GE’s own Ecomagination, launched in 2005, has been an initiative aimed at presenting “green” solutions to global problems. In 2009, $1.5 billion was invested in research and development and the company has an expressed goal of putting forth an additional $10 billion by 2015. These investments have helped create such improvements as reducing green house gas emissions by 22 percent compared to 2004 and reducing water consumption 30 percent compared to 2006.

Those same goals and more are what ARCA has been pushing towards since it’s inception in the mid-1970s. They helped establish the nation’s first large scale appliance recycling center in 1989 and were also key members in shaping the EPA’s current RAD system.

“ARCA prides itself on innovation,” stated President and CEO Jack Cameron. “With GE’s logistics expertise and customer relationships and ARCA’s investment in this leading-edge technology, this partnership is a game-changer for U.S. appliance recycling.”

For more information on GE’s Ecomagination initiative, please visit http://www.ecomagination.com.

For more information the EPA’s RAD Program, please visit http://www.epa.gov/ozone/partnerships/rad/.

For more information on ARCA, please visit http://www.arcainc.com.

Archives: Rapid City Helping Raise Recycling Rates

Anybody who knows anything about steel will immediately remind you that it is North America’s Most Recycled Resource. Perhaps the most amazing part of that fact is that we can do better.

One way that the 83% recycling rate of steel is getting boosted is through manual landfill separation. When residents forget to responsibly dispose of their steel products, this can be another fail-safe to help minimize the lost product. Solid Waste Operations of Rapid City, South Dakota is looking to make a difference.

“The attempt to collect scrap steel from the landfill face has only been going on for the past three years,” says Karl Merbach, the Superintendent of Solid Waste Operations. “It was not until this year that we have been able to have a dedicated employee on the landfill operating face. This has only been possible through the use of a dedicated person supplied by the South Dakota Department of Corrections.”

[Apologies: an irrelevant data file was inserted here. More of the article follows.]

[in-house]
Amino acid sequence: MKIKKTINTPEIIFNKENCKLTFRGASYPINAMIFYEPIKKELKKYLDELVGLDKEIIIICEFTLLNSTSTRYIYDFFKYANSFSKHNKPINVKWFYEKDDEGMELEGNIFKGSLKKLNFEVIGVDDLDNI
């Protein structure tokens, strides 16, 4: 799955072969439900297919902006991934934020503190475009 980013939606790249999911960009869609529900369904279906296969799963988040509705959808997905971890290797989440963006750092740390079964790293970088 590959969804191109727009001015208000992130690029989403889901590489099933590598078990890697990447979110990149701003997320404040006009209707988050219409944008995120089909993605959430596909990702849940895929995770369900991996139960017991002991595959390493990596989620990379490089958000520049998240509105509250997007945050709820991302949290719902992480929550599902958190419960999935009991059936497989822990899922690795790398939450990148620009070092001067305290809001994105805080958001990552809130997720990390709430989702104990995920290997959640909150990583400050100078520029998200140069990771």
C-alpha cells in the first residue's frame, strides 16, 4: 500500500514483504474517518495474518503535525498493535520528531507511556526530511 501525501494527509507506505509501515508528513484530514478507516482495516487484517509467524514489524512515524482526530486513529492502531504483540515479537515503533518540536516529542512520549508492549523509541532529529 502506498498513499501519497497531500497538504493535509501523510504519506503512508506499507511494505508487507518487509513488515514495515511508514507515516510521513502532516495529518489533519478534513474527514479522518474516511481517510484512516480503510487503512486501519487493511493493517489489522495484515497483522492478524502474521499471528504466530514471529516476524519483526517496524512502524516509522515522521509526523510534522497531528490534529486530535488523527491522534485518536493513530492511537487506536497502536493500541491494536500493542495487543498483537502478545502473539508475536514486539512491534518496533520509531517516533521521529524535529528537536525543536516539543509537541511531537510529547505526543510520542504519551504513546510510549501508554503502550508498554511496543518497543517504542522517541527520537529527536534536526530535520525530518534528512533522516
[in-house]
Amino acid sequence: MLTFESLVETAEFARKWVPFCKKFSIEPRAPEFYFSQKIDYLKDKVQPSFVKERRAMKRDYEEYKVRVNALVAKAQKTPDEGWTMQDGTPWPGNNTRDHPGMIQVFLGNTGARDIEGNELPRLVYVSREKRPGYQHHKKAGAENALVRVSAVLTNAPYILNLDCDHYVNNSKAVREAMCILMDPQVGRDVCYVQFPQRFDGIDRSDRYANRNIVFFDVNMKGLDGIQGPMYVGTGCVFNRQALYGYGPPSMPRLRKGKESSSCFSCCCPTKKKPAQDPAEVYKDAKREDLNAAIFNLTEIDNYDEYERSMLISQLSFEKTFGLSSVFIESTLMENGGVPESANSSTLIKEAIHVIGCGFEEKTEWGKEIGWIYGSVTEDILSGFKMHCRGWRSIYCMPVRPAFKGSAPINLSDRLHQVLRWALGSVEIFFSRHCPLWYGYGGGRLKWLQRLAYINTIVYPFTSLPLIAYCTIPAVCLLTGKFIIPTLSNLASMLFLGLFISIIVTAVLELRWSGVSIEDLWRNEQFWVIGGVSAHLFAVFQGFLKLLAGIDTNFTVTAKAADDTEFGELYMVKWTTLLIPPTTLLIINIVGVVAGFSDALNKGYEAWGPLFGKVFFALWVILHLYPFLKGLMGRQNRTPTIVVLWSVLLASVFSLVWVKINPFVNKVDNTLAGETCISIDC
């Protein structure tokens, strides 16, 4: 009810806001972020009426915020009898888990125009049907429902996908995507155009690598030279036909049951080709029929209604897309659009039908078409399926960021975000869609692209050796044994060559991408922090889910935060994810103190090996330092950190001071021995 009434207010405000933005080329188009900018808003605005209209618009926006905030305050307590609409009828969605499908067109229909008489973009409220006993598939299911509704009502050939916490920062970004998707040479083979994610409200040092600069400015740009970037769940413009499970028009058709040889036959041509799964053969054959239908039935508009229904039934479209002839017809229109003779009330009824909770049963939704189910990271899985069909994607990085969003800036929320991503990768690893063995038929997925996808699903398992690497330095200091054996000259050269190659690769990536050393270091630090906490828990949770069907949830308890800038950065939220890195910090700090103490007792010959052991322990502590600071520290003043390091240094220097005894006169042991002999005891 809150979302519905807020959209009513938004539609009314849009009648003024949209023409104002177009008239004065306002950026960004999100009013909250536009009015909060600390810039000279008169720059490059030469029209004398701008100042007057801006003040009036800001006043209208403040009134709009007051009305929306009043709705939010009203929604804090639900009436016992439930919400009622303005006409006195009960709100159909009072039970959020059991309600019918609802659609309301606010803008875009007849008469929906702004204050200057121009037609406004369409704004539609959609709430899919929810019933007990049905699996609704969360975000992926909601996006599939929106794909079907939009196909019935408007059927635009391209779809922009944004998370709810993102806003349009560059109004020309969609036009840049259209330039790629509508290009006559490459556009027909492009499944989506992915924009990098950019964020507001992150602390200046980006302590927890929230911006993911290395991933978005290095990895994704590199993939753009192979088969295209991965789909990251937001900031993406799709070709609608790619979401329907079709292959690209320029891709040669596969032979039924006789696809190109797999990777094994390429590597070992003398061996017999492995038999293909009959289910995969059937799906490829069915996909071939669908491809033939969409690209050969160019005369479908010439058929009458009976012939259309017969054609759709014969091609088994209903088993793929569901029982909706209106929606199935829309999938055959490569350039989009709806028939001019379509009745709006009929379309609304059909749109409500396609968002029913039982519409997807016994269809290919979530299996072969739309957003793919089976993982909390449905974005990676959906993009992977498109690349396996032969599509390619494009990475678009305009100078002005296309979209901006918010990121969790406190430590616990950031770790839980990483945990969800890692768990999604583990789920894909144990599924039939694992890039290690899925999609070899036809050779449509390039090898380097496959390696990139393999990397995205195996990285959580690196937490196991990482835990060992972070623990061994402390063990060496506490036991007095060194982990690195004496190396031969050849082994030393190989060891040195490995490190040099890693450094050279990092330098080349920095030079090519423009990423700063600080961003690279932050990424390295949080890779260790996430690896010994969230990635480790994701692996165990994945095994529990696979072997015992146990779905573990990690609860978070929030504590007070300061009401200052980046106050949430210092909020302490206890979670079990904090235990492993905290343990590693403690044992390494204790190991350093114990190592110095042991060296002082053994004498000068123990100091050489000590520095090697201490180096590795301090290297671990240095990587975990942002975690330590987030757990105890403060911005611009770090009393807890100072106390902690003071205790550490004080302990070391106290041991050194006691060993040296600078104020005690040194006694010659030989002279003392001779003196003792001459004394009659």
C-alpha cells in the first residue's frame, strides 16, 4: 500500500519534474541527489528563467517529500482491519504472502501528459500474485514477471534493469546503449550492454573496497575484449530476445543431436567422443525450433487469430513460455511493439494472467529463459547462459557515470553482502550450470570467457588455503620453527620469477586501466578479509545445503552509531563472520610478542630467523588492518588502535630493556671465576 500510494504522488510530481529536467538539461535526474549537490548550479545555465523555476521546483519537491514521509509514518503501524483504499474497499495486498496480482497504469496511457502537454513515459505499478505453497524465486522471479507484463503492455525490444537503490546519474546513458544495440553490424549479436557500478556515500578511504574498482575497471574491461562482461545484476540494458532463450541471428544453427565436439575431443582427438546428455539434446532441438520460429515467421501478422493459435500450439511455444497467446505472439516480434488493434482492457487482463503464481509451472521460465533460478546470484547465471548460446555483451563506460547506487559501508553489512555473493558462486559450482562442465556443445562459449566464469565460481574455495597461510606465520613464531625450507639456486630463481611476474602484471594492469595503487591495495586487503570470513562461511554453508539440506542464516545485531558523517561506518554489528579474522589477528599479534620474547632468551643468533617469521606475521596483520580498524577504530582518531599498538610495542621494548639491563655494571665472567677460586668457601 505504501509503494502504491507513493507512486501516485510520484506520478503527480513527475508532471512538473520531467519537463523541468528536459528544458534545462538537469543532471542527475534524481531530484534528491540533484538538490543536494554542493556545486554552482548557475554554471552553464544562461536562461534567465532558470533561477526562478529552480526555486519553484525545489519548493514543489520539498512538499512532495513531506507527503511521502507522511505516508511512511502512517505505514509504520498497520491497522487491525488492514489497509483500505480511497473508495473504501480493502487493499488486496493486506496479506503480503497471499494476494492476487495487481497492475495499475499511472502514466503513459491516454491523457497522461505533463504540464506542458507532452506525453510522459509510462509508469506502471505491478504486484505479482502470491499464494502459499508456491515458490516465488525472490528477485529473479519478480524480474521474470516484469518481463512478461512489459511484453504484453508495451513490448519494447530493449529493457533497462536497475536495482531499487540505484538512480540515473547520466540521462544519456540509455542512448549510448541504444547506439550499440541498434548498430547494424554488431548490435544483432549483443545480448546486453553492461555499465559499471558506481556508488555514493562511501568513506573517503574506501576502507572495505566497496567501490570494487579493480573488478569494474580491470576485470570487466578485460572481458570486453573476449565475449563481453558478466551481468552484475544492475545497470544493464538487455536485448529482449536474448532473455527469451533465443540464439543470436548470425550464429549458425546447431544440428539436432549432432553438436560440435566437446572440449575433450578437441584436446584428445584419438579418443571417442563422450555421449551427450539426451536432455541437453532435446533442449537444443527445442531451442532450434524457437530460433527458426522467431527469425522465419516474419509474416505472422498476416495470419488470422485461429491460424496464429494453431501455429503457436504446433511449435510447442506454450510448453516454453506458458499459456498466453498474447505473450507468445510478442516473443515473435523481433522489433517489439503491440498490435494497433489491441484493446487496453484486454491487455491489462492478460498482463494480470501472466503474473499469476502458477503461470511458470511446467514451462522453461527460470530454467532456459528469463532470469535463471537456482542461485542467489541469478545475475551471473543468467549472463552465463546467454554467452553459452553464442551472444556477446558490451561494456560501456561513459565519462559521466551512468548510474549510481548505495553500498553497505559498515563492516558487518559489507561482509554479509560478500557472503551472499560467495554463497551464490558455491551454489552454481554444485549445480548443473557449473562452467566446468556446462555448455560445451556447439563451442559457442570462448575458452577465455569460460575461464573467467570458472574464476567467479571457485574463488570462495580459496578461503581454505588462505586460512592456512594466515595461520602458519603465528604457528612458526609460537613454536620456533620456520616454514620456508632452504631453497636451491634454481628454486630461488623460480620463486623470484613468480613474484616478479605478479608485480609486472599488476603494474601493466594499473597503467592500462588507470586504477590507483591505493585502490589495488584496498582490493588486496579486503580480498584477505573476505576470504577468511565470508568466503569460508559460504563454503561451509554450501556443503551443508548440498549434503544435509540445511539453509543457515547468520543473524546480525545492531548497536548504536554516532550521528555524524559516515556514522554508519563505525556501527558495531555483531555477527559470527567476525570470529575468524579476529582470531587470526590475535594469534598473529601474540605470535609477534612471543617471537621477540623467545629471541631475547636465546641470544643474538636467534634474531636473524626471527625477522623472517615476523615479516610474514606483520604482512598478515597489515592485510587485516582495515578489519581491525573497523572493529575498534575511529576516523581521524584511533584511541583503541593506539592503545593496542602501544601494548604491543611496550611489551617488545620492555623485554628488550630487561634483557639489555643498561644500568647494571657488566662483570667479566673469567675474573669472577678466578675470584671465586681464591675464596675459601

Because of this dedicated person they were able to increase the amount of time spent on separating recycling from previous years of only about 20-30 hours per week to presently approximately 45-50.

“It was frustrating for staff to see the amount of steel being dumped just in our regular municipal solid waste and construction and demolition debris,” says Merbach. “For the past 6-7 years we have had a separate location for residential and small business customers to drop off their scrap metal at our material recovery facility at no charge. However, there was still a significant volume of scrap metal going to the landfill.”

The amount of shredder steel scrap that has been recovered has increased dramatically from it’s beginning in 2005, when 422 tons were recycled. Through only nine months this year, 631 tons have been recycled. With an onsite bailer, the processing of steel scrap for sale is a simple part of the process.

Most people around the country have multiple methods of recycling steel but many choose not to properly dispose of their steel cans, aerosol cans, or scrap steel. The infrastructure and processes are there but the responsibility falls mostly upon residents.

“[It] is very easy to drop off their scrap materials in Rapid City,” says Merbach. “Many are still throwing metals in residential and commercial trash containers. Education is a key to this process.”

The more residents are aware of their options, the more successful they can be at properly disposing their steel which will benefit all of us.

Archive: Historic Fitzpatrick Stadium Renovated Using Recycled Steel

Fitzpatrick Stadium in Portland was host of the Maine State High School Championships last month. The action hasn’t stopped, however, as construction crews are dismantling and renovating the 6,300 seat multi-purpose stadium that has been around for over 20 years. Luckily, with the help of steel recycling, the costs will be drastically reduced.

“We stand to make [over $30,000 from recycling],” said Ethan Owens, Athletic Facilities, Playground & Courts manager for the Recreation Department of Portland. “The project still would have been done but at a much higher cost to us.”

The plan includes the demolition of the concrete and steel upper deck and to replace it with lower-level fixed seating, including group and picnic sections. The upper level will be replaced by an elevated section of suites, club seats and a press section.

“We are recycling a lot of the materials so we can pay for another construction company to take down the visitor’s side,” Owens was quoted as saying. “We are trying to minimize the cost of the demolition and off-set that with the recycling of the materials.”